LinkedIn Social Selling And Engagement: Insights From 100,000 Posts

linkedin-engagement

A key part of social selling is sharing content that is helpful and valuable to potential customers to build trust, relationships and credibility. Curating content to share, both content you create and third party content, is an important element in this social selling process. 

LinkedIn is the key network for B2B sellers to engage prospects and buyers. But what kind of content works there? To curate content effectively it is useful to understand the type of content that engages people on LinkedIn.

To help answer this question we took the 100,000 most shared posts published on LinkedIn Pulse last year and analysed the content that gained most engagement through social sharing. This is what we learned from the data.

LinkedIn Headlines That Engage Readers

The most used words in headlines in our sample of 100,000 posts on LinkedIn Pulse can be seen from this wordcloud.

linkedin-headlines-anders-pink

Words such as new, future, digital, data, sales and marketing are some of the most used in headlines.

However, just because a word or phrase is frequently used doesn’t make it effective. We had a look at the headline phrases that gained the highest average social shares. We only included phrases that were used at least 60 times, just to rule out any outliers such as a phrase used a number of times by a LinkedIn influencer.

The three word phrases in headlines that gained the most social shares were as follows.

Linkedin-trigrams-anders-pink

Many of the top phrases were action orientated such as ‘how to avoid’. The top trigram “we need to” received significantly higher average shares . Here are some examples of headlines using the phrase:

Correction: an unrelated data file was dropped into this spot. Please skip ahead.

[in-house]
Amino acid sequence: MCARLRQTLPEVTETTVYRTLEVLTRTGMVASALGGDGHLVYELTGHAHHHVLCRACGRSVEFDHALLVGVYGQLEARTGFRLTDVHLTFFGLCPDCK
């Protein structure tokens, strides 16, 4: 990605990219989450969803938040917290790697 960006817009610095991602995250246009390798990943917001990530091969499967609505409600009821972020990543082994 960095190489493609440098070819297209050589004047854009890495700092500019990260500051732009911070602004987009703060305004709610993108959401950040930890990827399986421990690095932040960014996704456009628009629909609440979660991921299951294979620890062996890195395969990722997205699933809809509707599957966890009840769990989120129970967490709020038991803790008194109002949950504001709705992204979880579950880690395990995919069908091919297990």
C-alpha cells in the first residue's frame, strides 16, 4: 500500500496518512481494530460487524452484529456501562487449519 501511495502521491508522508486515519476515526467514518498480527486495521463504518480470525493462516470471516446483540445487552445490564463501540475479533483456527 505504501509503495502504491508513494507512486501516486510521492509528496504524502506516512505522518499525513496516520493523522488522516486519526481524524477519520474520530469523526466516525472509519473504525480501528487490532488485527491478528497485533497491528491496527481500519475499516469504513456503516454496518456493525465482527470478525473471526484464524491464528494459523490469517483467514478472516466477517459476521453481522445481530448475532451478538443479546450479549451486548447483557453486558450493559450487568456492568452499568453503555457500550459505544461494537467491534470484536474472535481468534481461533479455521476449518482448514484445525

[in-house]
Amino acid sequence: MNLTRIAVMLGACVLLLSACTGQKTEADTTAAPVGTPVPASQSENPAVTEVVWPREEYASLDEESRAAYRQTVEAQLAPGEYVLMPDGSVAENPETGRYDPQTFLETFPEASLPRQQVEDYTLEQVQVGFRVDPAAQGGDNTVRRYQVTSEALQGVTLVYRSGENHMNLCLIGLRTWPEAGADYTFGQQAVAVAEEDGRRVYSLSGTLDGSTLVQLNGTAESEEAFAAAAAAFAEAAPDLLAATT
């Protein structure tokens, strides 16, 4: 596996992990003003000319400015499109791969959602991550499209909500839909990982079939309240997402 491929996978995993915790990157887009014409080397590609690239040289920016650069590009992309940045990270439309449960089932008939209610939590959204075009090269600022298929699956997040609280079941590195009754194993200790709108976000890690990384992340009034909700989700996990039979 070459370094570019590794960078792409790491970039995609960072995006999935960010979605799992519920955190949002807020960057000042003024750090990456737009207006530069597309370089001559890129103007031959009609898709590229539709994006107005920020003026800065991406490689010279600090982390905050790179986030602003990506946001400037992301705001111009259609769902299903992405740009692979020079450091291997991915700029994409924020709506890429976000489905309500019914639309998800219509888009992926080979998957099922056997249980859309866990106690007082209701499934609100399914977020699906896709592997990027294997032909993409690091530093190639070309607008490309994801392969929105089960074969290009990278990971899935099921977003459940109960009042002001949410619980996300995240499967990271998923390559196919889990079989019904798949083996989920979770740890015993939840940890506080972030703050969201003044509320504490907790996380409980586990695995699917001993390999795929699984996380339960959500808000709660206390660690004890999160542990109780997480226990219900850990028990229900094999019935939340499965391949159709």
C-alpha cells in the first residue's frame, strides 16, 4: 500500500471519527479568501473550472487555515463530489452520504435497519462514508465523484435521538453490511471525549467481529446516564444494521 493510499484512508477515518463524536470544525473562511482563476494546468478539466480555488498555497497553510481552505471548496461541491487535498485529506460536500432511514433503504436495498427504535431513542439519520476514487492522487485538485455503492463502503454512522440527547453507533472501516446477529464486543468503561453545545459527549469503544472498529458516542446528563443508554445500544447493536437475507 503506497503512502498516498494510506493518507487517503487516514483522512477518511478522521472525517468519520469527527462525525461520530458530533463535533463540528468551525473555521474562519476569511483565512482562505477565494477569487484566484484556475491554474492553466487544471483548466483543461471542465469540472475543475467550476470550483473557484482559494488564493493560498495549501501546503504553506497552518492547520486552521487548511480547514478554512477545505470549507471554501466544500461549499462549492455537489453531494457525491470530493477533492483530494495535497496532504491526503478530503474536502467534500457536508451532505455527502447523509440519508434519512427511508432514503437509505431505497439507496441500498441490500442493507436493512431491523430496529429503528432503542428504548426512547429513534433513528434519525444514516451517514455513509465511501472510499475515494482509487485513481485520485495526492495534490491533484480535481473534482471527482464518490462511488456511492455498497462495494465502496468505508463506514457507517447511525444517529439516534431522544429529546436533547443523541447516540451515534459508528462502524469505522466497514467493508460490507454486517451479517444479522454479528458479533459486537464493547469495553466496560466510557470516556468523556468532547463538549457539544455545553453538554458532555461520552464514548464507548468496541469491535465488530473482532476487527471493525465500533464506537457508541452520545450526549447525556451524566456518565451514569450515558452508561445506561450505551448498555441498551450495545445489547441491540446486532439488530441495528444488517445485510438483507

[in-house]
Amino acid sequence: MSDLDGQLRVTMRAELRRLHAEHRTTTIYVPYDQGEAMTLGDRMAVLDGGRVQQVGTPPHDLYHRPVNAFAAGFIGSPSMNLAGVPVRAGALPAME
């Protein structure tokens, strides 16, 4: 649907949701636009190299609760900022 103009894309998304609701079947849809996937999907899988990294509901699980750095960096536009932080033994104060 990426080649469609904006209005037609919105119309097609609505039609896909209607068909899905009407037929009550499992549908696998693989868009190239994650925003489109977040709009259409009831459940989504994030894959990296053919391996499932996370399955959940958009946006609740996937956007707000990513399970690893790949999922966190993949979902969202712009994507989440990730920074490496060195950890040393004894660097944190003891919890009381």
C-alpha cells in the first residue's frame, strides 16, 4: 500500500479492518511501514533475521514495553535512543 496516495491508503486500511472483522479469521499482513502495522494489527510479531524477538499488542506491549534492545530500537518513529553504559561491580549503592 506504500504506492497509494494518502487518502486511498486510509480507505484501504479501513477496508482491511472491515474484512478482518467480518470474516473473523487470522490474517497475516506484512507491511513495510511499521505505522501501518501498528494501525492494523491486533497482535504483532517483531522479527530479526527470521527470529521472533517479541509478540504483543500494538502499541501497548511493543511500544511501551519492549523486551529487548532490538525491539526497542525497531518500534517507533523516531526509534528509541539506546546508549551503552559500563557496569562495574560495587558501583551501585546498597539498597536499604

we-need-to

 

Four Types of Engaging LinkedIn Content

The trigram analysis and our research identified four broad types of content that had high levels of engagement. These were:

  1. Advice on career development
  2. Insights into industry trends and the future
  3. Case studies and lessons
  4. Productivity tips and performance improvement

We look at examples of each of these below.

1) Advice on career development

LinkedIn is a professional network designed to support career development, hence, it is no surprise that posts on career development resonate with LinkedIn users. This example post on developing your skills as a leader received over 20,000 shares.

manager-to-leader

2) Insights into industry trends and the future

The research shows that articles about trends and new developments in an industry consistently create engagement on LinkedIn. Words such as new, and phrases such as ‘the state of’, ‘the age of’ and ‘the future of’ all appear to resonate well on LinkedIn. Below are a few examples of ‘the future of’.

future-driving

 

anesthesia

As we’ve said before, it’s vital for social sellers to be tuned into the emerging trends in their sector, and to share them with their audience. It’s a great way to build your reputation as a trusted advisor. It’s also a great way to introduce yourself to someone. Rather than a generic connection request, share something useful about their sector, and add your own thoughts. You’re sharing value rather than asking for a sale. Far more likely to get you connected.

The types of industry content that appears to engage audiences on LinkedIn includes industry reports, statistics, surveys and latest news.

3) Case studies and lessons you need to learn